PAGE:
Politicians, groups step up tax law messaging for Tax Day

Politicians, groups step up tax law messaging for Tax Day
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Elected officials and outside groups are marking Tuesday’s tax-filing deadline by stepping up their messaging efforts over the new tax law.

Tuesday is the due date for people to file their 2017 tax returns, the last returns they’ll file under the old tax code.

Supporters of the tax law are touting the benefits of the new measure, arguing that the new code allows people to keep more of their money and makes the U.S. business climate more competitive. But opponents are calling attention to the new law’s large benefits for corporations and the wealthy.

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The National Association of Manufacturers (NAM) is launching a new campaign on Tuesday, called “Keeping Our Promise,” in which manufacturers will give testimonials about how the new law is helping their companies and employees. The campaign will include digital advertising ahead of the midterm elections and will build on events that the group has started to hold with GOP lawmakers about the tax cuts.

The first business that the NAM is highlighting in its campaign is Ariel Corporation in Ohio, which makes gas compressors. The company is planning to offer raises this year of up to 4.25 percent in 2018, which is on top of 13 percent wage increases the company gave last year even before the tax bill was enacted.

The NAM had pushed for a tax overhaul for years, arguing it would help manufacturers make new investments and boost jobs and wages.

The new campaign “shows that we’re doing exactly what we said we would do,” said Chris Netram, vice president for tax and domestic economic policy at the NAM.

Other groups supporting the tax law are also bolstering their campaigning as the filing deadline approaches.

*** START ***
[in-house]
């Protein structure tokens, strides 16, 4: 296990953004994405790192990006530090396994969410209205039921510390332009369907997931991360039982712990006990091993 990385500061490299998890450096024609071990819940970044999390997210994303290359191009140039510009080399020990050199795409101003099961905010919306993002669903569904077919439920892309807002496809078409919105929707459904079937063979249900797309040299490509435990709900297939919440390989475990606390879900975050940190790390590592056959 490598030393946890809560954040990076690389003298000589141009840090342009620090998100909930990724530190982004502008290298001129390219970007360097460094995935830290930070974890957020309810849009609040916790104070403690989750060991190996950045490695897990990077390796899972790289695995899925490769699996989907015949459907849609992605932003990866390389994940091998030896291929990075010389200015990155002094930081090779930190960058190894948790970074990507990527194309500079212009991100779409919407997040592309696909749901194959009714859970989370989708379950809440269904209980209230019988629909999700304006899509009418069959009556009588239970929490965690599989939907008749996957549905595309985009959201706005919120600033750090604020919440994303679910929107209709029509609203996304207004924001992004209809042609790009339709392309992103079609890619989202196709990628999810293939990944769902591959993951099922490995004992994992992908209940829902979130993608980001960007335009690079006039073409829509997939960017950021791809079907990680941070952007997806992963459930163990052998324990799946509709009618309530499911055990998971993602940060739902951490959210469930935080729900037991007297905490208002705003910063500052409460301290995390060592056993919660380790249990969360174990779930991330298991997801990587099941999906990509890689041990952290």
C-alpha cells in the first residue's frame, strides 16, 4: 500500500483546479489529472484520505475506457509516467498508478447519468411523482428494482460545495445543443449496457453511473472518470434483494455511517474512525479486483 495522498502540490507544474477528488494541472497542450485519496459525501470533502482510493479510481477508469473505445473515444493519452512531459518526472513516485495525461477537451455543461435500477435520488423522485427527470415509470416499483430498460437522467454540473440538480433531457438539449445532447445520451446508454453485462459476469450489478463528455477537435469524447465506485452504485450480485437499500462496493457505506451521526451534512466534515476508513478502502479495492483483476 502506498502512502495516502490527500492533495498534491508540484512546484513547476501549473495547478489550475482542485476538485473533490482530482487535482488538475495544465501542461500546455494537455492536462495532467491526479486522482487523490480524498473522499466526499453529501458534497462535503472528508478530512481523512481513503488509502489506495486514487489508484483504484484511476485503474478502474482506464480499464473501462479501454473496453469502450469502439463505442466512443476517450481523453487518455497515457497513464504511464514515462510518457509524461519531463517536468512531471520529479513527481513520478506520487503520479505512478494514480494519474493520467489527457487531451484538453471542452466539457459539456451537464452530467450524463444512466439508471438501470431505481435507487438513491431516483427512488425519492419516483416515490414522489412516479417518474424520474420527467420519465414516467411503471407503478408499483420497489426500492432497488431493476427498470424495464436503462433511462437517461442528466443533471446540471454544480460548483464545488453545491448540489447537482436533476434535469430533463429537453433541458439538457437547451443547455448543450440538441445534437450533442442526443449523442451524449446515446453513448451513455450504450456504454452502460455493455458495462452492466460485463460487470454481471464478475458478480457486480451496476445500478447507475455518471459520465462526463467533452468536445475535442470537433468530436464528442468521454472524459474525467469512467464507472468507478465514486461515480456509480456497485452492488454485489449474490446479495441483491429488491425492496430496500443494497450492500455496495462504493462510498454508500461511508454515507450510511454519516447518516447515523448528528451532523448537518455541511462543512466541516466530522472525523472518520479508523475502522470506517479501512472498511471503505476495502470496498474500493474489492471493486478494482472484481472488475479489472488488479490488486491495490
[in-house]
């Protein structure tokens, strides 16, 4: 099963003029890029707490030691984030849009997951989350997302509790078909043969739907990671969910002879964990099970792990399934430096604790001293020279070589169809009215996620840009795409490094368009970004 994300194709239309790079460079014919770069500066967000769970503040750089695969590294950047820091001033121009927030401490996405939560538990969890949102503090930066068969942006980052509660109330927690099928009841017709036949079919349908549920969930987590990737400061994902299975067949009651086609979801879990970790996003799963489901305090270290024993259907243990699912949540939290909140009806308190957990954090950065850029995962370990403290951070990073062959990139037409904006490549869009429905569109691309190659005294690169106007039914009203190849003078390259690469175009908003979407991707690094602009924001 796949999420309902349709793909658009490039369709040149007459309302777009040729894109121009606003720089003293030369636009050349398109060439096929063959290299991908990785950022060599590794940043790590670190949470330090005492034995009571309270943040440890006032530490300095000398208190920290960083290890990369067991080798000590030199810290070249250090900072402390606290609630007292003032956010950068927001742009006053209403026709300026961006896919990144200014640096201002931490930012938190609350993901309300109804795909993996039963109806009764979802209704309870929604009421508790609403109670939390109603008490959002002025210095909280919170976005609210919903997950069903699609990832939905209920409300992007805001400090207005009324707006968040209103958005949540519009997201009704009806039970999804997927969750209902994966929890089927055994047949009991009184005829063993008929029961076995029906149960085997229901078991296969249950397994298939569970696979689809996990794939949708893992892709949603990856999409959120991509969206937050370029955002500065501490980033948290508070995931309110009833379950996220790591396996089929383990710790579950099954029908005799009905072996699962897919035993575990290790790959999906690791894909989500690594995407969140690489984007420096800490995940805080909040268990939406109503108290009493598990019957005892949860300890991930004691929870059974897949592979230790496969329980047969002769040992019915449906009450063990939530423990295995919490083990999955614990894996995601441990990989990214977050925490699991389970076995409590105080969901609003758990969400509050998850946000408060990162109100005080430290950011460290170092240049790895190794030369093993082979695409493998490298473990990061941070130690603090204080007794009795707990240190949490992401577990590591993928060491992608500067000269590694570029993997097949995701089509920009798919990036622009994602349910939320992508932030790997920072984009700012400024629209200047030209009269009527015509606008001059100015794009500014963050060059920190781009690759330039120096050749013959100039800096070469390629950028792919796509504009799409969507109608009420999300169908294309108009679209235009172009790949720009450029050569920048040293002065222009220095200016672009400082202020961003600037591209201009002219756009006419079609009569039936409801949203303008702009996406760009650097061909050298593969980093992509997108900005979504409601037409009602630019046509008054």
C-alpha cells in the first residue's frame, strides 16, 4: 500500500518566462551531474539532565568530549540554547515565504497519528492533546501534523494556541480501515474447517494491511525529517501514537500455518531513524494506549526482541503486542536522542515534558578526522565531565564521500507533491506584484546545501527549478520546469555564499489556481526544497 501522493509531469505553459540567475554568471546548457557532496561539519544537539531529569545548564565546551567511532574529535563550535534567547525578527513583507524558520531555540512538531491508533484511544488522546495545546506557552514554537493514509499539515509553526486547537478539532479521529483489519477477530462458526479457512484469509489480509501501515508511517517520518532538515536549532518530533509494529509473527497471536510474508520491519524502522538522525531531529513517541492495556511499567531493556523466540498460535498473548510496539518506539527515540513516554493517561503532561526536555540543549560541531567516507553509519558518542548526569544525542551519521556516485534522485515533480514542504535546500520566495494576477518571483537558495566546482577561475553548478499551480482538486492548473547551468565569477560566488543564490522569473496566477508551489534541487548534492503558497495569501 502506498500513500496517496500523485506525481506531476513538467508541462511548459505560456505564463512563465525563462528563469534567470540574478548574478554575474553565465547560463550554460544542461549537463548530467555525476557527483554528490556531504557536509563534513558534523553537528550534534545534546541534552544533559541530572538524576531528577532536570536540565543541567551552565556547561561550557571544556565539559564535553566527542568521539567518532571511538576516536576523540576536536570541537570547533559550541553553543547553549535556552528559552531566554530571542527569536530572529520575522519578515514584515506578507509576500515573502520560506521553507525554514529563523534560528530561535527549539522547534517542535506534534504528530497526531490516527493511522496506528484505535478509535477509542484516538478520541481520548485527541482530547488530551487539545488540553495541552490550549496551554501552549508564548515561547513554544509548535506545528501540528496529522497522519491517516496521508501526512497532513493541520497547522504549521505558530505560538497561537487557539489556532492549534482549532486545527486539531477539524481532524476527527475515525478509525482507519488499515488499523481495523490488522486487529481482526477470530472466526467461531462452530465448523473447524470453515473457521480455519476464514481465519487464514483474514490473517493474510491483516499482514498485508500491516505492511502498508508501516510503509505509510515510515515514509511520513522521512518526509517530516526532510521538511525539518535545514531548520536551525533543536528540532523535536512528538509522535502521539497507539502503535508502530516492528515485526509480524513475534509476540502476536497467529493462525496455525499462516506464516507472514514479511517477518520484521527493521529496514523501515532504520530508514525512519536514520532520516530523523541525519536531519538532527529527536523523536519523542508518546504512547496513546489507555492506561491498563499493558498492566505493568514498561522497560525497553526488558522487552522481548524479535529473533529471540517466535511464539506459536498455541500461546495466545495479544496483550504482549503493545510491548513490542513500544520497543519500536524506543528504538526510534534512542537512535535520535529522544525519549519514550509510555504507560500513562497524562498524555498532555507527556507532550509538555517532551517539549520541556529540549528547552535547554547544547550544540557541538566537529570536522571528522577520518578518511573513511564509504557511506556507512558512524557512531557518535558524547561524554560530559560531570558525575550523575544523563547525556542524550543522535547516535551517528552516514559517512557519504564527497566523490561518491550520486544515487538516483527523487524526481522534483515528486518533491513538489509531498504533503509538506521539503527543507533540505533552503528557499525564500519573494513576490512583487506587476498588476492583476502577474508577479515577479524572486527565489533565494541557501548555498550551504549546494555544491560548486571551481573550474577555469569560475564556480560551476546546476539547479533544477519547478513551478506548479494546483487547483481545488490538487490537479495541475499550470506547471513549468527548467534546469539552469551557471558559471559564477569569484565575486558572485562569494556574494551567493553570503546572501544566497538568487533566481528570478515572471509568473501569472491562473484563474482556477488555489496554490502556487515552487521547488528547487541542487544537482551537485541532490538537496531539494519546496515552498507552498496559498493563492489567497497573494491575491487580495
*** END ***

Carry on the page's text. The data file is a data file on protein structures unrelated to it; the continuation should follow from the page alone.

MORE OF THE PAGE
For example, the American Action Network, a group closely aligned with Speaker Paul RyanPaul Davis RyanPelosi: 'Thug' Putin not welcome in Congress Interior fast tracks study of drilling's Arctic impact: report Dems unveil slate of measures to ratchet up pressure on Russia MORE (R-Wis.), announced that they are spending $1 million on new television and digital advertising to highlight the tax cuts. The ads, which highlight the new law’s lower rates and larger standard deduction and child credit, will run in 30 Republican-held tax districts that could be competitive in the midterms.

GOP lawmakers and Trump administration officials are also focusing on the new tax law in honor of Tax Day.

President TrumpDonald John TrumpSchiff: Surveillance warrant docs show that Nunes memo 'misrepresented and distorted these applications' Chicago detention facility under investigation following allegations of abuse of migrant children Ex-Trump aide: Surveillance warrants are 'complete ignorance' and 'insanity' MORE on Monday spoke at a roundtable in Florida about the tax law, blasting the state’s Democratic senator, Bill NelsonClarence (Bill) William NelsonHistory argues for Democratic Senate gains Polling analyst: Same Dems who voted for Gorsuch will vote for Kavanaugh Election security bill picks up new support in Senate MORE, for being “hostile to it.” Nelson is one of 10 Democratic senators up for reelection this year in states that Trump won.